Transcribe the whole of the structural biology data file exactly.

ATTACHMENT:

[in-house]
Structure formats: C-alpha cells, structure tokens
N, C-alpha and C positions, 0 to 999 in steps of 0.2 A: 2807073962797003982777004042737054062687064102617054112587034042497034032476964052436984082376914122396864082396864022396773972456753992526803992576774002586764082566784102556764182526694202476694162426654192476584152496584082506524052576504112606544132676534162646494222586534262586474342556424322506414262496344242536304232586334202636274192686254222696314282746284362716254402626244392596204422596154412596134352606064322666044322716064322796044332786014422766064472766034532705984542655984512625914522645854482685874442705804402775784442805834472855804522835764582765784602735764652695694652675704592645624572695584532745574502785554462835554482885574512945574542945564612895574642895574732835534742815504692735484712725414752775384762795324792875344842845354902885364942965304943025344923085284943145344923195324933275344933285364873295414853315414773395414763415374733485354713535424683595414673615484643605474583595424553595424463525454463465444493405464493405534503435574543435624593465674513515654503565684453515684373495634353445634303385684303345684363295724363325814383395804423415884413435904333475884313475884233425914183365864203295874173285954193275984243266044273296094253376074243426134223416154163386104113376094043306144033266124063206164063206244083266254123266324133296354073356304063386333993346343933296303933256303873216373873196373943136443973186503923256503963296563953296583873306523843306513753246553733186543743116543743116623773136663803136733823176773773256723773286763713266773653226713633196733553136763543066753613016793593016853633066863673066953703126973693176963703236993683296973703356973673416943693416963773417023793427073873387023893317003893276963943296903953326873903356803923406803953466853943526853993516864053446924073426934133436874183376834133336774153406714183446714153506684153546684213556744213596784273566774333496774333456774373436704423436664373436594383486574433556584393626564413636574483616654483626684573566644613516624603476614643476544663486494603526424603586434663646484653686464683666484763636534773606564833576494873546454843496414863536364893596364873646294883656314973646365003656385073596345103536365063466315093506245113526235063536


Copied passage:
[in-house]
Structure formats: C-alpha cells, structure tokens
N, C-alpha and C positions, 0 to 999 in steps of 0.2 A: 2807073962797003982777004042737054062687064102617054112587034042497034032476964052436984082376914122396864082396864022396773972456753992526803992576774002586764082566784102556764182526694202476694162426654192476584152496584082506524052576504112606544132676534162646494222586534262586474342556424322506414262496344242536304232586334202636274192686254222696314282746284362716254402626244392596204422596154412596134352606064322666044322716064322796044332786014422766064472766034532705984542655984512625914522645854482685874442705804402775784442805834472855804522835764582765784602735764652695694652675704592645624572695584532745574502785554462835554482885574512945574542945564612895574642895574732835534742815504692735484712725414752775384762795324792875344842845354902885364942965304943025344923085284943145344923195324933275344933285364873295414853315414773395414763415374733485354713535424683595414673615484643605474583595424553595424463525454463465444493405464493405534503435574543435624593465674513515654503565684453515684373495634353445634303385684303345684363295724363325814383395804423415884413435904333475884313475884233425914183365864203295874173285954193275984243266044273296094253376074243426134223416154163386104113376094043306144033266124063206164063206244083266254123266324133296354073356304063386333993346343933296303933256303873216373873196373943136443973186503923256503963296563953296583873306523843306513753246553733186543743116543743116623773136663803136733823176773773256723773286763713266773653226713633196733553136763543066753613016793593016853633066863673066953703126973693176963703236993683296973703356973673416943693416963773417023793427073873387023893317003893276963943296903953326873903356803923406803953466853943526853993516864053446924073426934133436874183376834133336774153406714183446714153506684153546684213556744213596784273566774333496774333456774373436704423436664373436594383486574433556584393626564413636574483616654483626684573566644613516624603476614643476544663486494603526424603586434663646484653686464683666484763636534773606564833576494873546454843496414863536364893596364873646294883656314973646365003656385073596345103536365063466315093506245113526235063536